I have actually built a device to charge my kids' phones and ipod's off of 2 AA's using the MAX757 IC.... so they can charge the "charging" batteries before going anywhere, and then can use it in case of emergencies to quick charge their devices......


    AND, the L7805CV put out by ST Micro can handle 1.5 amps of current draw, just an FYI....
     
    Last edited: Jul 18, 2012
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  11. R!f@@

    AAC Fanatic!

    Apr 2, 2009
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    Well put B.
     
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  12. wayneh

    Expert

    Sep 9, 2010
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    Could be. I followed the datasheet and also added big electrolytic caps in mine.

    But I guess my point was that I don't think I EVER pull 500mA through mine since that might make it hotter than the Altoid tin could handle, and maybe blow the 7805. Since it hasn't blown in several years, I speculate that 500mA mode was never activated by any attached device. Or maybe the 7805 has been able to protect itself against overcurrent, overheat.
     
  13. nomurphy

    AAC Fanatic!

    Aug 8, 2005
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    The Junction to Ambient for the ST L7805CV is in the 50C/W to 65C/W range (similar to TO-220 LM7805), which means at 2W it will run 100C above ambient at best (too high a temp). Note that at 1W and 25C ambient, it will still run at 75C which is pretty hot to the touch (or 65C + 25C = 90C for other pkg types). The saving grace is that all have some kind of internal current-limiting and thermal shut-down.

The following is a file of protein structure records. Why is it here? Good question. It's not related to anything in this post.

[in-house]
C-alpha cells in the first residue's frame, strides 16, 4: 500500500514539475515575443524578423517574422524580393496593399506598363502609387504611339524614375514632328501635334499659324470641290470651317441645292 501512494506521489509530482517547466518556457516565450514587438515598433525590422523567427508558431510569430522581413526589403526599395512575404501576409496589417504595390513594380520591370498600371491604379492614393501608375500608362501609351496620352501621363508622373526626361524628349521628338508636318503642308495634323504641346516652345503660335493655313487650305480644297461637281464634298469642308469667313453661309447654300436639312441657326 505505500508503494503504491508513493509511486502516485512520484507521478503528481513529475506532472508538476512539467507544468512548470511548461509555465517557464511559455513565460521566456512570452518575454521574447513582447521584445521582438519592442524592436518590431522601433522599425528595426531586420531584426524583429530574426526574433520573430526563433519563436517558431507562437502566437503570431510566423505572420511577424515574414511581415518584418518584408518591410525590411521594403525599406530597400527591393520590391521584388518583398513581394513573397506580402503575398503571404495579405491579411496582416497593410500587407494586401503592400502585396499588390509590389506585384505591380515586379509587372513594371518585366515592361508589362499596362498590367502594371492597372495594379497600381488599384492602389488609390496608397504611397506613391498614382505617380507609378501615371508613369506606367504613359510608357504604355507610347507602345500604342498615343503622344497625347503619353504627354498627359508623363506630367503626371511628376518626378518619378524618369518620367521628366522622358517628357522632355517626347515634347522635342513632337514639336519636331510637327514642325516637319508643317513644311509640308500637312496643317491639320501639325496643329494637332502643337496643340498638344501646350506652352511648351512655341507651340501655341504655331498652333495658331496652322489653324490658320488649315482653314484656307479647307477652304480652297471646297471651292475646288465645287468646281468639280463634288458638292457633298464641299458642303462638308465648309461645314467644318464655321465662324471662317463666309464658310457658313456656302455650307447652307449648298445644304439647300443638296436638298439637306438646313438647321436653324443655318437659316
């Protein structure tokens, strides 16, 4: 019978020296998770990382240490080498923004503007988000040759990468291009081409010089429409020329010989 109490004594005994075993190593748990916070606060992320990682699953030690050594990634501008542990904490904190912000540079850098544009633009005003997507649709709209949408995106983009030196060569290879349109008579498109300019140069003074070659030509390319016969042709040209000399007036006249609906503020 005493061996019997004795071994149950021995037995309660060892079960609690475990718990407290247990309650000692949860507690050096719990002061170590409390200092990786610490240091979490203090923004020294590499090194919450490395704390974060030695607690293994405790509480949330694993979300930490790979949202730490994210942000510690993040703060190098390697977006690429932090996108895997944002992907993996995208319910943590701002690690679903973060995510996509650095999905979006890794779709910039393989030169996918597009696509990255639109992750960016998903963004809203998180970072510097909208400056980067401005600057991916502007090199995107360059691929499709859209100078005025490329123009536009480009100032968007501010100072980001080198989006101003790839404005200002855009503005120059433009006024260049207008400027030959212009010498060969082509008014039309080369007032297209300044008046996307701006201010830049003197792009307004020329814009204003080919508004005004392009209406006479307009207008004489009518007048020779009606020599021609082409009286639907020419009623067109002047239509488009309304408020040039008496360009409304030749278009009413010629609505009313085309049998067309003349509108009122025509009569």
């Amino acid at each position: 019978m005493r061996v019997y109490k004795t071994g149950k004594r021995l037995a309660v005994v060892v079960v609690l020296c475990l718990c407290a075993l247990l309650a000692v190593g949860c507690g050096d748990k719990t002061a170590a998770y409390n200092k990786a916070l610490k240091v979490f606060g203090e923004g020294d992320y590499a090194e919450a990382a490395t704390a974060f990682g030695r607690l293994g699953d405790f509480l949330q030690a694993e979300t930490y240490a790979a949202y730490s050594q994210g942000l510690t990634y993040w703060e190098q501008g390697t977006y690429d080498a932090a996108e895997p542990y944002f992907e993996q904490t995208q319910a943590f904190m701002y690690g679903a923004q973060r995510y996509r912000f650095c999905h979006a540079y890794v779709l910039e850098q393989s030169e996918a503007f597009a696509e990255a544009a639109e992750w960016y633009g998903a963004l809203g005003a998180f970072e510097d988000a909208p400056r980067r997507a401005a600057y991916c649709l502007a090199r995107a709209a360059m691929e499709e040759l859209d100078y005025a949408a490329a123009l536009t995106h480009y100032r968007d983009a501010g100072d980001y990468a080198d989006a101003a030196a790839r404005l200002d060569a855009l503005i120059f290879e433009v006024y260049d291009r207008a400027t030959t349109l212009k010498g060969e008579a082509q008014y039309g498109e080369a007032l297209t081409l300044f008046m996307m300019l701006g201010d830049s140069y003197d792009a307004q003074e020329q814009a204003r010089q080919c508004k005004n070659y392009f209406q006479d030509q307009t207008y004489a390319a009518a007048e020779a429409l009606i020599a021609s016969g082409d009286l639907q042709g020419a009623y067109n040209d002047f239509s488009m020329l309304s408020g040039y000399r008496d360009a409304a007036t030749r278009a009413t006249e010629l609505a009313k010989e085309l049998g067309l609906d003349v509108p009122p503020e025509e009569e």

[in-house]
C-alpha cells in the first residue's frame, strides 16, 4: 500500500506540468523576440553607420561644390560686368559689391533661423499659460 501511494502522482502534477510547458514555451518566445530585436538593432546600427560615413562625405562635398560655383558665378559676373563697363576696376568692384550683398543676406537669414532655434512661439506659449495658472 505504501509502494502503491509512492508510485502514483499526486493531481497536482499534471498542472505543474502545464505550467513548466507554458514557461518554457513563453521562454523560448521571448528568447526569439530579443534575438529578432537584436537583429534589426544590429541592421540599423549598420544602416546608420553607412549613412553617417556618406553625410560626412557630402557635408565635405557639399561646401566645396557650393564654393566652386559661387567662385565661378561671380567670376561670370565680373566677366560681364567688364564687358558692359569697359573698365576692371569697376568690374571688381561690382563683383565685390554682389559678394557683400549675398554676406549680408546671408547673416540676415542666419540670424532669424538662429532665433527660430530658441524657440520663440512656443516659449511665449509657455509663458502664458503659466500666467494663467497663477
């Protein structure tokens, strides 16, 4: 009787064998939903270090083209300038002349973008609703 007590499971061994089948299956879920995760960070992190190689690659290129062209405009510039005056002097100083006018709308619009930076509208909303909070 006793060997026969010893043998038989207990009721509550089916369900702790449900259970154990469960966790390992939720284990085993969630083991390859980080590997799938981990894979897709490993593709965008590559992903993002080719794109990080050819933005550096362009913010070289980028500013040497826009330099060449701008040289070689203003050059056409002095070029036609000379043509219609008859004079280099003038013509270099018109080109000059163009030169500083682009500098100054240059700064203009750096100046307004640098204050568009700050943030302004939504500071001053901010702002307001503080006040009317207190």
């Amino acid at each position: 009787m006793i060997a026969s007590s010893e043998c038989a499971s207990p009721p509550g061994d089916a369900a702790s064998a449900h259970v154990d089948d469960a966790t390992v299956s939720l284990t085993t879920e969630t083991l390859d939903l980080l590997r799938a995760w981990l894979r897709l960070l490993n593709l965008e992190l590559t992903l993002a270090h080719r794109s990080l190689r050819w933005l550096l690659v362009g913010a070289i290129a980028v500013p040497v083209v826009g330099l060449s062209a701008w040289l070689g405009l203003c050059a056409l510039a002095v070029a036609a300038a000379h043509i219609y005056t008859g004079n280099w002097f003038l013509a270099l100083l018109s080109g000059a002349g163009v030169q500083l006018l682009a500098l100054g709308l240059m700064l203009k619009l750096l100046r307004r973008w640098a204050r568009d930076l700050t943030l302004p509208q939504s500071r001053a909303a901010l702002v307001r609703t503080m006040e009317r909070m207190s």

If the OP could provide an actual output current, then accurate assesment could be made without ASSumption.
     
  14. wayneh

    Expert

    Sep 9, 2010
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    I could easily believe mine gets that hot, even with the connection to the tin box. Not 100°C, though. So I guess my charger is self-limited. Not the best design to shoot for, I suppose.